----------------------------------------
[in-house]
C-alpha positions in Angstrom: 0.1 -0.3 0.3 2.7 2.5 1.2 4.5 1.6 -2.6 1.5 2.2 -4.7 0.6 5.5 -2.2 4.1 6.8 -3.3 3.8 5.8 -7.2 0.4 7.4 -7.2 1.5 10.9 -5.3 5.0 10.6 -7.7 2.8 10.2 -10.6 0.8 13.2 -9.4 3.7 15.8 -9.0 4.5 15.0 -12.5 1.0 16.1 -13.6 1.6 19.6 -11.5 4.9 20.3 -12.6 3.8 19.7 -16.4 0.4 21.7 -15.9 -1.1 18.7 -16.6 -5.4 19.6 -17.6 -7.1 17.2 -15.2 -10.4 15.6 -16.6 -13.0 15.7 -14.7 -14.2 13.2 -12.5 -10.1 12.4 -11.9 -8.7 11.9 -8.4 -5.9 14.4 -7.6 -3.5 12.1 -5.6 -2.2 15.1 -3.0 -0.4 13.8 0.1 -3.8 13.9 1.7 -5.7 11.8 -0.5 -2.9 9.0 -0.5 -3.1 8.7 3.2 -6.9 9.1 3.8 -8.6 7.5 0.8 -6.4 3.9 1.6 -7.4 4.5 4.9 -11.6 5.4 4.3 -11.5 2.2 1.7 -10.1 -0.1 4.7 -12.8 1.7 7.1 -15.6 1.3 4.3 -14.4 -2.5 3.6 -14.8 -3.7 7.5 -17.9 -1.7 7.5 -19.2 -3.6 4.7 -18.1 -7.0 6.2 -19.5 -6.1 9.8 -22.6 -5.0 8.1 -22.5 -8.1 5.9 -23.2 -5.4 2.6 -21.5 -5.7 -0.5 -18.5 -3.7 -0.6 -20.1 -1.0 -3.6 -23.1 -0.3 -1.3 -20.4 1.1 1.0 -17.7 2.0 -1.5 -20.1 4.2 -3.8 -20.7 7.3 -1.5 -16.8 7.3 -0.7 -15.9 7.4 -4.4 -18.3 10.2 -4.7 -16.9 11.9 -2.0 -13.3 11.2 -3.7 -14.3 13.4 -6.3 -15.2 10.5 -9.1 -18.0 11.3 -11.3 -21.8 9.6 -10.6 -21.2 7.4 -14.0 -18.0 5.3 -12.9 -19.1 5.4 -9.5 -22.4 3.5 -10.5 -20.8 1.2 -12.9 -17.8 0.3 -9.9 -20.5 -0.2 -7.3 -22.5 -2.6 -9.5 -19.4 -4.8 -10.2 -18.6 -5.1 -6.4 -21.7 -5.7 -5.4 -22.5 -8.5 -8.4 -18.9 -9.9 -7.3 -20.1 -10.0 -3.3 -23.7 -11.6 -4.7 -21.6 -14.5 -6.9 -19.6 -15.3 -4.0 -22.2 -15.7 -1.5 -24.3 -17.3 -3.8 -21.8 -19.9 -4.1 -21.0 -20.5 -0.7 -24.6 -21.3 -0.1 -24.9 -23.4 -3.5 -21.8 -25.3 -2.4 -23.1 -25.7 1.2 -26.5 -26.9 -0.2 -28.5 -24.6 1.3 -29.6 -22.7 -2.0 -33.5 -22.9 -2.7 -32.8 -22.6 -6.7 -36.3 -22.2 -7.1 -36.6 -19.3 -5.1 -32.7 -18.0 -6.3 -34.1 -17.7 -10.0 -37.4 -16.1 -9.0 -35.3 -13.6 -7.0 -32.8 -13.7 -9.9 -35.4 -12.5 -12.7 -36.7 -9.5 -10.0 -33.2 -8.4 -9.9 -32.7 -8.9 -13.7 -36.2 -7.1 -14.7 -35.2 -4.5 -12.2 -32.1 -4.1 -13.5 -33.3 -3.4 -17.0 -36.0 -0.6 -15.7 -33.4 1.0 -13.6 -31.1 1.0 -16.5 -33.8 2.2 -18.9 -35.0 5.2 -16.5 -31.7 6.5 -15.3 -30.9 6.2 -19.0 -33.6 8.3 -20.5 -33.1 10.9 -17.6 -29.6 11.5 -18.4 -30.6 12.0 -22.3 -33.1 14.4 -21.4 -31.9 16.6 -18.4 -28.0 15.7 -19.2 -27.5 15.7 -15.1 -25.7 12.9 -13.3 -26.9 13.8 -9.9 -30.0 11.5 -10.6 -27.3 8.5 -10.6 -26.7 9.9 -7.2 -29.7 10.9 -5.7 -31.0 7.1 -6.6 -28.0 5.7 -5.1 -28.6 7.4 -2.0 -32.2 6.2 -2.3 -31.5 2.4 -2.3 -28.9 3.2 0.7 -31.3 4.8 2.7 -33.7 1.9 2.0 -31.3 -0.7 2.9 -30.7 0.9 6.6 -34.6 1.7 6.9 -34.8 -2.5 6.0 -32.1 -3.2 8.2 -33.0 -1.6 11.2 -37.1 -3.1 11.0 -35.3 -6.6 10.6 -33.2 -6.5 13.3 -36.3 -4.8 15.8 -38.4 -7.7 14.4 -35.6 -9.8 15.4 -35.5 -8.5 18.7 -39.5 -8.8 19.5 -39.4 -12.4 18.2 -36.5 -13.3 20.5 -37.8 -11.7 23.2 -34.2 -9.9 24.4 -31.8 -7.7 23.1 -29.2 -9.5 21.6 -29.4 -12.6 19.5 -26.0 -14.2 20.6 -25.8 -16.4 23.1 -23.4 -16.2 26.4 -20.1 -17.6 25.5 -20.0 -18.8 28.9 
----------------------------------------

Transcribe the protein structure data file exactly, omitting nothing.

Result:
[in-house]
C-alpha positions in Angstrom: 0.1 -0.3 0.3 2.7 2.5 1.2 4.5 1.6 -2.6 1.5 2.2 -4.7 0.6 5.5 -2.2 4.1 6.8 -3.3 3.8 5.8 -7.2 0.4 7.4 -7.2 1.5 10.9 -5.3 5.0 10.6 -7.7 2.8 10.2 -10.6 0.8 13.2 -9.4 3.7 15.8 -9.0 4.5 15.0 -12.5 1.0 16.1 -13.6 1.6 19.6 -11.5 4.9 20.3 -12.6 3.8 19.7 -16.4 0.4 21.7 -15.9 -1.1 18.7 -16.6 -5.4 19.6 -17.6 -7.1 17.2 -15.2 -10.4 15.6 -16.6 -13.0 15.7 -14.7 -14.2 13.2 -12.5 -10.1 12.4 -11.9 -8.7 11.9 -8.4 -5.9 14.4 -7.6 -3.5 12.1 -5.6 -2.2 15.1 -3.0 -0.4 13.8 0.1 -3.8 13.9 1.7 -5.7 11.8 -0.5 -2.9 9.0 -0.5 -3.1 8.7 3.2 -6.9 9.1 3.8 -8.6 7.5 0.8 -6.4 3.9 1.6 -7.4 4.5 4.9 -11.6 5.4 4.3 -11.5 2.2 1.7 -10.1 -0.1 4.7 -12.8 1.7 7.1 -15.6 1.3 4.3 -14.4 -2.5 3.6 -14.8 -3.7 7.5 -17.9 -1.7 7.5 -19.2 -3.6 4.7 -18.1 -7.0 6.2 -19.5 -6.1 9.8 -22.6 -5.0 8.1 -22.5 -8.1 5.9 -23.2 -5.4 2.6 -21.5 -5.7 -0.5 -18.5 -3.7 -0.6 -20.1 -1.0 -3.6 -23.1 -0.3 -1.3 -20.4 1.1 1.0 -17.7 2.0 -1.5 -20.1 4.2 -3.8 -20.7 7.3 -1.5 -16.8 7.3 -0.7 -15.9 7.4 -4.4 -18.3 10.2 -4.7 -16.9 11.9 -2.0 -13.3 11.2 -3.7 -14.3 13.4 -6.3 -15.2 10.5 -9.1 -18.0 11.3 -11.3 -21.8 9.6 -10.6 -21.2 7.4 -14.0 -18.0 5.3 -12.9 -19.1 5.4 -9.5 -22.4 3.5 -10.5 -20.8 1.2 -12.9 -17.8 0.3 -9.9 -20.5 -0.2 -7.3 -22.5 -2.6 -9.5 -19.4 -4.8 -10.2 -18.6 -5.1 -6.4 -21.7 -5.7 -5.4 -22.5 -8.5 -8.4 -18.9 -9.9 -7.3 -20.1 -10.0 -3.3 -23.7 -11.6 -4.7 -21.6 -14.5 -6.9 -19.6 -15.3 -4.0 -22.2 -15.7 -1.5 -24.3 -17.3 -3.8 -21.8 -19.9 -4.1 -21.0 -20.5 -0.7 -24.6 -21.3 -0.1 -24.9 -23.4 -3.5 -21.8 -25.3 -2.4 -23.1 -25.7 1.2 -26.5 -26.9 -0.2 -28.5 -24.6 1.3 -29.6 -22.7 -2.0 -33.5 -22.9 -2.7 -32.8 -22.6 -6.7 -36.3 -22.2 -7.1 -36.6 -19.3 -5.1 -32.7 -18.0 -6.3 -34.1 -17.7 -10.0 -37.4 -16.1 -9.0 -35.3 -13.6 -7.0 -32.8 -13.7 -9.9 -35.4 -12.5 -12.7 -36.7 -9.5 -10.0 -33.2 -8.4 -9.9 -32.7 -8.9 -13.7 -36.2 -7.1 -14.7 -35.2 -4.5 -12.2 -32.1 -4.1 -13.5 -33.3 -3.4 -17.0 -36.0 -0.6 -15.7 -33.4 1.0 -13.6 -31.1 1.0 -16.5 -33.8 2.2 -18.9 -35.0 5.2 -16.5 -31.7 6.5 -15.3 -30.9 6.2 -19.0 -33.6 8.3 -20.5 -33.1 10.9 -17.6 -29.6 11.5 -18.4 -30.6 12.0 -22.3 -33.1 14.4 -21.4 -31.9 16.6 -18.4 -28.0 15.7 -19.2 -27.5 15.7 -15.1 -25.7 12.9 -13.3 -26.9 13.8 -9.9 -30.0 11.5 -10.6 -27.3 8.5 -10.6 -26.7 9.9 -7.2 -29.7 10.9 -5.7 -31.0 7.1 -6.6 -28.0 5.7 -5.1 -28.6 7.4 -2.0 -32.2 6.2 -2.3 -31.5 2.4 -2.3 -28.9 3.2 0.7 -31.3 4.8 2.7 -33.7 1.9 2.0 -31.3 -0.7 2.9 -30.7 0.9 6.6 -34.6 1.7 6.9 -34.8 -2.5 6.0 -32.1 -3.2 8.2 -33.0 -1.6 11.2 -37.1 -3.1 11.0 -35.3 -6.6 10.6 -33.2 -6.5 13.3 -36.3 -4.8 15.8 -38.4 -7.7 14.4 -35.6 -9.8 15.4 -35.5 -8.5 18.7 -39.5 -8.8 19.5 -39.4 -12.4 18.2 -36.5 -13.3 20.5 -37.8 -11.7 23.2 -34.2 -9.9 24.4 -31.8 -7.7 23.1 -29.2 -9.5 21.6 -29.4 -12.6 19.5 -26.0 -14.2 20.6 -25.8 -16.4 23.1 -23.4 -16.2 26.4 -20.1 -17.6 25.5 -20.0 -18.8 28.9 